Inside: A book review of Under the Snow, plus 12 different links, ideas and downloads.
We’ve been doing a winter unit AND it snowed here in sleepy Victoria, so I’m going to feature yet another snow book. Hope you don’t mind, but I forgot how many great ones I have in my collection.
Under the Snow
Written by: Melissa Stewart
Illustrations by: Constance R. Bergum
Publishing: Peachtree Publishers, 2009,
Suitable for Ages: 4 to 8
Themes/Topics: Non-Fiction, Snow, Winter, Animals, Nature
Opening: “In the heart of winter, a deep layer of snow blankets fields and forests, ponds and wetlands. You spend your days sledding and skating and having snowball fights. But under the snow lies a hidden world.”
Brief Synopsis: This beautiful book gives us a brief peek into that hidden, secret world. We visit sleeping ladybugs, a quiet snake, a busy vole, a dozing chipmunk, butterflies, bumblebees, beavers and more. The book really makes you think and wonder about the invisible winter creatures all around us. As I was reading it to my class, more than one child remarked, “But what happens if we accidentally step on them?”
Why I Like This Book: It’s factual, charming, engaging, and is written simply but effectively, with just enough facts to whet a curious appetite. The illustrations are beautifully detailed water colours.
1. An “Under the Snow” Readers Theatre from PeachTree.
2. A whole bunch of winter math activities by The Tutor Coach.
3. Here’s an Animals in Winter booklet from First Grade and Fabulous.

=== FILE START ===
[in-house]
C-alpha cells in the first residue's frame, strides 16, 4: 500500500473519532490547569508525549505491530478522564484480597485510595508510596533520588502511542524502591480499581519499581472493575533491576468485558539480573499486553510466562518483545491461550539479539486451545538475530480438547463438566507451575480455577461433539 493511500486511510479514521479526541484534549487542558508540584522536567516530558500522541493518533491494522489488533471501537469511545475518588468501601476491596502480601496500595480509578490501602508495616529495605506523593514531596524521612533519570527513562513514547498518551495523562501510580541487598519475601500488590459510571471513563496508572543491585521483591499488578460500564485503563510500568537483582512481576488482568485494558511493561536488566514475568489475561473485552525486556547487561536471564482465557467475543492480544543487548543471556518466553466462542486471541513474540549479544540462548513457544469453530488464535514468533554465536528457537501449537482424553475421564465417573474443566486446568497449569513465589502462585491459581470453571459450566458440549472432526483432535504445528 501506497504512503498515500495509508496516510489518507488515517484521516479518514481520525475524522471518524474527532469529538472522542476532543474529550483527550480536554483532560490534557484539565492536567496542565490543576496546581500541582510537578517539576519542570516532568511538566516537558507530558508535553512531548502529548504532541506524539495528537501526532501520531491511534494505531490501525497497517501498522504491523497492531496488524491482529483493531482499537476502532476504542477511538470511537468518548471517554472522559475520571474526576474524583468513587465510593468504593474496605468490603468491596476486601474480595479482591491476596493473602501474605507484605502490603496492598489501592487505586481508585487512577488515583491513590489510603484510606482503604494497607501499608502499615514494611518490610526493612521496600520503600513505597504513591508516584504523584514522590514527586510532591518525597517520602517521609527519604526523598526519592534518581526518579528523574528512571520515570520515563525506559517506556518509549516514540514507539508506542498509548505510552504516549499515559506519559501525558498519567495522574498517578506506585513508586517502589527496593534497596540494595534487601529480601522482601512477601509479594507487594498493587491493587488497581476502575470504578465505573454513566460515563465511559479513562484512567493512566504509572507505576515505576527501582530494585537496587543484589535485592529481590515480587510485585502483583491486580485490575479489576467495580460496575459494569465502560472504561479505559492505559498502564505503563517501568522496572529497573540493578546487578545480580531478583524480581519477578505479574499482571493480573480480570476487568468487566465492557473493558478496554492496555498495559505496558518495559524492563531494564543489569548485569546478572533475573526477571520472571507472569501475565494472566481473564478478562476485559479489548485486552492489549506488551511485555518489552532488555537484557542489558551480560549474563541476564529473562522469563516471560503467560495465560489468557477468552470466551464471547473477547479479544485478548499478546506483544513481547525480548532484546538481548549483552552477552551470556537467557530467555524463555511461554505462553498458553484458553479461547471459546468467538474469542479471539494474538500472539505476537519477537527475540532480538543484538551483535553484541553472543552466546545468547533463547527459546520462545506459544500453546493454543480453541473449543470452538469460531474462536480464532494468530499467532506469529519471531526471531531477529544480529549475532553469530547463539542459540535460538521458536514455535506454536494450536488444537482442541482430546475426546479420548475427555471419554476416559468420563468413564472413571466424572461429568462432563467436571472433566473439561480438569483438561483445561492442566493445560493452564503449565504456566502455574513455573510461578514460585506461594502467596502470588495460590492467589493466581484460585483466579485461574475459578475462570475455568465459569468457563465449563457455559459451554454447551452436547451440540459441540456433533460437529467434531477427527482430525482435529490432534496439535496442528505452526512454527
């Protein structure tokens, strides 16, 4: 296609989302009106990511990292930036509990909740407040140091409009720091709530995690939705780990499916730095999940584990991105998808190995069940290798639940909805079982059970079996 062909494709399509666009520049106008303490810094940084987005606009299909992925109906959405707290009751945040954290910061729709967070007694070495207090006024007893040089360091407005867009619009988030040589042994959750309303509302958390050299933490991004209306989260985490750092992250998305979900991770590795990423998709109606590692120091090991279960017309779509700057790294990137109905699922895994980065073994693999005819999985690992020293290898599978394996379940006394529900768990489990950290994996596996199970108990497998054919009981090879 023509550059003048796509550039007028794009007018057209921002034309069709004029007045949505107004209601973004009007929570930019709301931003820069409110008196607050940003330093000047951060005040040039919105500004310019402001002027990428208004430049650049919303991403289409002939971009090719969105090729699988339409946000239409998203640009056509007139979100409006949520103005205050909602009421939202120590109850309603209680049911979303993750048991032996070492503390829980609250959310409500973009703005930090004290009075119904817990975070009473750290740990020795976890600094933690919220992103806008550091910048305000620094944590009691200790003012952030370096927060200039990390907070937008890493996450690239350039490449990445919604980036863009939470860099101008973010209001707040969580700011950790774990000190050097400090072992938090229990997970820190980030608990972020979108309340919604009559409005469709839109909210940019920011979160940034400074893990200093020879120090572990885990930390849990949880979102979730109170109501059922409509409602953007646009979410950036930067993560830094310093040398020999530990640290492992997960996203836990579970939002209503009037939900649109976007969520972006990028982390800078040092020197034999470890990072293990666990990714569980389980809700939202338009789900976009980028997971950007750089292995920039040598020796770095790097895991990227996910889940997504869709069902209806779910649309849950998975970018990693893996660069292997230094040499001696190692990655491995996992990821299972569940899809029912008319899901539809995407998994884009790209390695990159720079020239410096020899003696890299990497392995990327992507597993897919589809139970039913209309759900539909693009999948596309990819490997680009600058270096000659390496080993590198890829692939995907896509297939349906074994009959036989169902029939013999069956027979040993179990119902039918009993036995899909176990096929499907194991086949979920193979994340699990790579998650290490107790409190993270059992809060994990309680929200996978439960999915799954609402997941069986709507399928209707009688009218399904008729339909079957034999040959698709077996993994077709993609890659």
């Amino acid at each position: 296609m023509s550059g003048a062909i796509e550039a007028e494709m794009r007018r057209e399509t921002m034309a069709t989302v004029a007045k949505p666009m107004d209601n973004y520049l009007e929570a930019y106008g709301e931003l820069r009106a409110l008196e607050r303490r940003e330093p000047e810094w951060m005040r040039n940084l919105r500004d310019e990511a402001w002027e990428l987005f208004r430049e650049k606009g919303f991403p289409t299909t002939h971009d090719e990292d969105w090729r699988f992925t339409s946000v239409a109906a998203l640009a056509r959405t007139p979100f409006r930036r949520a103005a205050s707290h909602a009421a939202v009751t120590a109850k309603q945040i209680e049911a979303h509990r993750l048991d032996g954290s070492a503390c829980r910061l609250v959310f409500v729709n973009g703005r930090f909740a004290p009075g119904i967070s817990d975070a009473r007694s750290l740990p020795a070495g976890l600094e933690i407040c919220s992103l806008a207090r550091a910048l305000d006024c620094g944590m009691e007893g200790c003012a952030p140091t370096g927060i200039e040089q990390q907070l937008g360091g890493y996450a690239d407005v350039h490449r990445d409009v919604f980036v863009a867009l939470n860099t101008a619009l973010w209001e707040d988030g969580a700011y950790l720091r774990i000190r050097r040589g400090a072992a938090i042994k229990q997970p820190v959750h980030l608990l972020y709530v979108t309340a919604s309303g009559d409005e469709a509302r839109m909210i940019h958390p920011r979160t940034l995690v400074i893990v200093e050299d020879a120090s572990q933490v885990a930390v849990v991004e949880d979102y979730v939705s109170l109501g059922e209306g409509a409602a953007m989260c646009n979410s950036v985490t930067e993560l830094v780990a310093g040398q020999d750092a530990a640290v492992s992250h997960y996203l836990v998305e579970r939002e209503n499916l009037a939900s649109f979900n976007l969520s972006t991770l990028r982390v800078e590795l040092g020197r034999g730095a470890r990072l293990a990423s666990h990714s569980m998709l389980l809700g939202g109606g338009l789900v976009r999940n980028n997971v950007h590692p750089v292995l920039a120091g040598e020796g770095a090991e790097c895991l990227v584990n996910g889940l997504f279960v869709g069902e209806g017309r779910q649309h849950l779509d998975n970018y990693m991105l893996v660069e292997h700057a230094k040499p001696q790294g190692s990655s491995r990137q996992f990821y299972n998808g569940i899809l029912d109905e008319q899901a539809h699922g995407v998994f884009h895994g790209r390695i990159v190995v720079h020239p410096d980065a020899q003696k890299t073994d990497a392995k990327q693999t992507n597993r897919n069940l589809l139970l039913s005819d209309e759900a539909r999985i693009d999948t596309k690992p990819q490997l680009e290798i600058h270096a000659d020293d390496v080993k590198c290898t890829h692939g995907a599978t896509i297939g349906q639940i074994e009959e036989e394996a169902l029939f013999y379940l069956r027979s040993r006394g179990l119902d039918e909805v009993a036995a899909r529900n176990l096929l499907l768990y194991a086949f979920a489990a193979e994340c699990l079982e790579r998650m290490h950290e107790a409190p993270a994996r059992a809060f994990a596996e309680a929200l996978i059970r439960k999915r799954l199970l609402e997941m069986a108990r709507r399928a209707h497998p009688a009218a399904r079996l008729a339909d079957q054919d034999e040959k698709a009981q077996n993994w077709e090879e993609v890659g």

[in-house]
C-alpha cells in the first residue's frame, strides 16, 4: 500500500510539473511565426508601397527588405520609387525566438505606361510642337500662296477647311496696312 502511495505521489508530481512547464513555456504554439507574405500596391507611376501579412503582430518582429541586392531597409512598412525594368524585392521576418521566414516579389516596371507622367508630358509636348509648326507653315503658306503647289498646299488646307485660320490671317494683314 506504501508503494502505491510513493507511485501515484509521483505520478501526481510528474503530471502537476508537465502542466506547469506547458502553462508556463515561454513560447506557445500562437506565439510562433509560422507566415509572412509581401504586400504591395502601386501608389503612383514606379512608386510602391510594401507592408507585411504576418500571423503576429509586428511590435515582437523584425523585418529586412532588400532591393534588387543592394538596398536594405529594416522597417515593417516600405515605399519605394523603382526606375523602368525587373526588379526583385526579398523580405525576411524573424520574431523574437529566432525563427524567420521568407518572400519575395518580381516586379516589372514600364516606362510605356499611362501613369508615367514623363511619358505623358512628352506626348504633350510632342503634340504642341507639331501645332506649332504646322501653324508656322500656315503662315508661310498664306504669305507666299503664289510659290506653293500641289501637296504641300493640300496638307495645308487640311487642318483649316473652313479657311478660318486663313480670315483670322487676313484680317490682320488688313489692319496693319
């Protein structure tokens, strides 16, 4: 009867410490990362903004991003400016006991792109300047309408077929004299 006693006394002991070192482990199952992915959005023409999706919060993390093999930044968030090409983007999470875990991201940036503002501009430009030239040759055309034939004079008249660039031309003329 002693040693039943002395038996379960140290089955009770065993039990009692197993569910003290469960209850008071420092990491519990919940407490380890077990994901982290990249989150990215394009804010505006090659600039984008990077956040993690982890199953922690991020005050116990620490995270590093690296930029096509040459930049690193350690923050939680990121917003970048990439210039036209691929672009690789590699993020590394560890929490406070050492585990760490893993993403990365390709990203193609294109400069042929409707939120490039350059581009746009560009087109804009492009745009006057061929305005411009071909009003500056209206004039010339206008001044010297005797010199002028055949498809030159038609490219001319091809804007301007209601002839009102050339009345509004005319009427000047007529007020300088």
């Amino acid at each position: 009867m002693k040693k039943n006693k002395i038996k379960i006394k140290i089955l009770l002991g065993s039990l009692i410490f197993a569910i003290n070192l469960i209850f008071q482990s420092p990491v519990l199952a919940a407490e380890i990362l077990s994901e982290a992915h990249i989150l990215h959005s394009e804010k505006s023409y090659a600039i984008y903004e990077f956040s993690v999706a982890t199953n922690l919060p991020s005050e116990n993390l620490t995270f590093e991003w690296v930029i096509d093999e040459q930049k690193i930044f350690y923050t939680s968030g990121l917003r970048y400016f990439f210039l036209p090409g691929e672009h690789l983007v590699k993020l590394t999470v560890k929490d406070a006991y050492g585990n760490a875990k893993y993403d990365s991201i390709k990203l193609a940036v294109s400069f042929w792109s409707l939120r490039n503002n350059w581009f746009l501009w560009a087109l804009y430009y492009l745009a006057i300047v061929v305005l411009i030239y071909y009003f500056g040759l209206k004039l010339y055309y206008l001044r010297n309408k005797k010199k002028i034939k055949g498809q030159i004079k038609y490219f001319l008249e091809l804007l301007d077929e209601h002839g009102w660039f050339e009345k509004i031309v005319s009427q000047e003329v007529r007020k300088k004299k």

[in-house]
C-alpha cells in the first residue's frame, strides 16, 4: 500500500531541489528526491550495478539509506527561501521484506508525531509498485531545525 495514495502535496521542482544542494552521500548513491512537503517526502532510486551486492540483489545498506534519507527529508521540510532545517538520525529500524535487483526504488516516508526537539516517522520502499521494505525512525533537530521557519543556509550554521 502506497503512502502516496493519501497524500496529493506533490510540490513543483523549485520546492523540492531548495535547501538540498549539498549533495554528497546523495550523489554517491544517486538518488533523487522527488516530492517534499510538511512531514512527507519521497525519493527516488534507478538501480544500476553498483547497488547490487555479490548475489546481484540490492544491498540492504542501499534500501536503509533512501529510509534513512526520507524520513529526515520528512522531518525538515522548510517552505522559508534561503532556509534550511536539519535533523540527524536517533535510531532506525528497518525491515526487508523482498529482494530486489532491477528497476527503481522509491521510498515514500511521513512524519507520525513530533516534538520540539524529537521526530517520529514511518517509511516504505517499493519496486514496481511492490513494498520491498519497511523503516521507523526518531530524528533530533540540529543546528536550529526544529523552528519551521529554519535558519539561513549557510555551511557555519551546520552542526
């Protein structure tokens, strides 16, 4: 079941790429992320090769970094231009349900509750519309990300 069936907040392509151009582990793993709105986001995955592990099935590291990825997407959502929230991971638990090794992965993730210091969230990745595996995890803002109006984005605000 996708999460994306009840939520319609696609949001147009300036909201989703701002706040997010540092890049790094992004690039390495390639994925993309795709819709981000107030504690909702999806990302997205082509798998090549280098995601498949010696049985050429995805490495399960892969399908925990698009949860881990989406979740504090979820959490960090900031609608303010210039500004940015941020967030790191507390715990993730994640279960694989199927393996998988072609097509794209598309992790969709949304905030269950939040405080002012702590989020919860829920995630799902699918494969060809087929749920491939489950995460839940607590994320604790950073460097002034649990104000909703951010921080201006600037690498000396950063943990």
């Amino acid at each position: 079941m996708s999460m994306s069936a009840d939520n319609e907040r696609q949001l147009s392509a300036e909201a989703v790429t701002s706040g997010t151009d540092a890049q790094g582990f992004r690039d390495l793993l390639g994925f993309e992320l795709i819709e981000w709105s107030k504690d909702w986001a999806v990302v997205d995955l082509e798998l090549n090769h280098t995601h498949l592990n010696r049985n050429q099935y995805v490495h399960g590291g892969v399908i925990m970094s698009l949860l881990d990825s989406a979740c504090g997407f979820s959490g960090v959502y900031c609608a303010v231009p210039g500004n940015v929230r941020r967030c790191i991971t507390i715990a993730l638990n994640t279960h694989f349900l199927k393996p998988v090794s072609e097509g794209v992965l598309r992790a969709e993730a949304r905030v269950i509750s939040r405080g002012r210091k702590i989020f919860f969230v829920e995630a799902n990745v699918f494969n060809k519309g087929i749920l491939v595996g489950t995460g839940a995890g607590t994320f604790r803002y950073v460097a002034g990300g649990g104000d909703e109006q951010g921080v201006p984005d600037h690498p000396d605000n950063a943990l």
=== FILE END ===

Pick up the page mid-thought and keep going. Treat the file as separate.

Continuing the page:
4. Create an “under the snow” mural scene.
5. Use shaving cream to create a thin layer on snow on construction paper. Use different tools to make tracks in the snow.
6. Brainstorm a list of good things about snow and bad things about snow and then choose one of the items on either list and write a story about it.
7. Research how big the animals in the books are and create a chart or graph to compare their sizes.
8. Choose an animal that’s not featured in the book and find out what it does during cold weather and snow.
9. If there is snow on the ground, go on a walk outside and look for tracks or traces of animals that might be out and about.
10. Put some black paper in the freezer, then when it snows, catch snowflakes on the paper and observe them with a magnifying glass.
11. Fairy Dust Teaching has instructions for some very cute bear dens.
12. Or you may like this “Cardinals in Winter” art project from Deep Space Sparkle:
13. Be sure to check out this “under the snow” Groundhog Day activity. It includes a free poem and rebus story, too!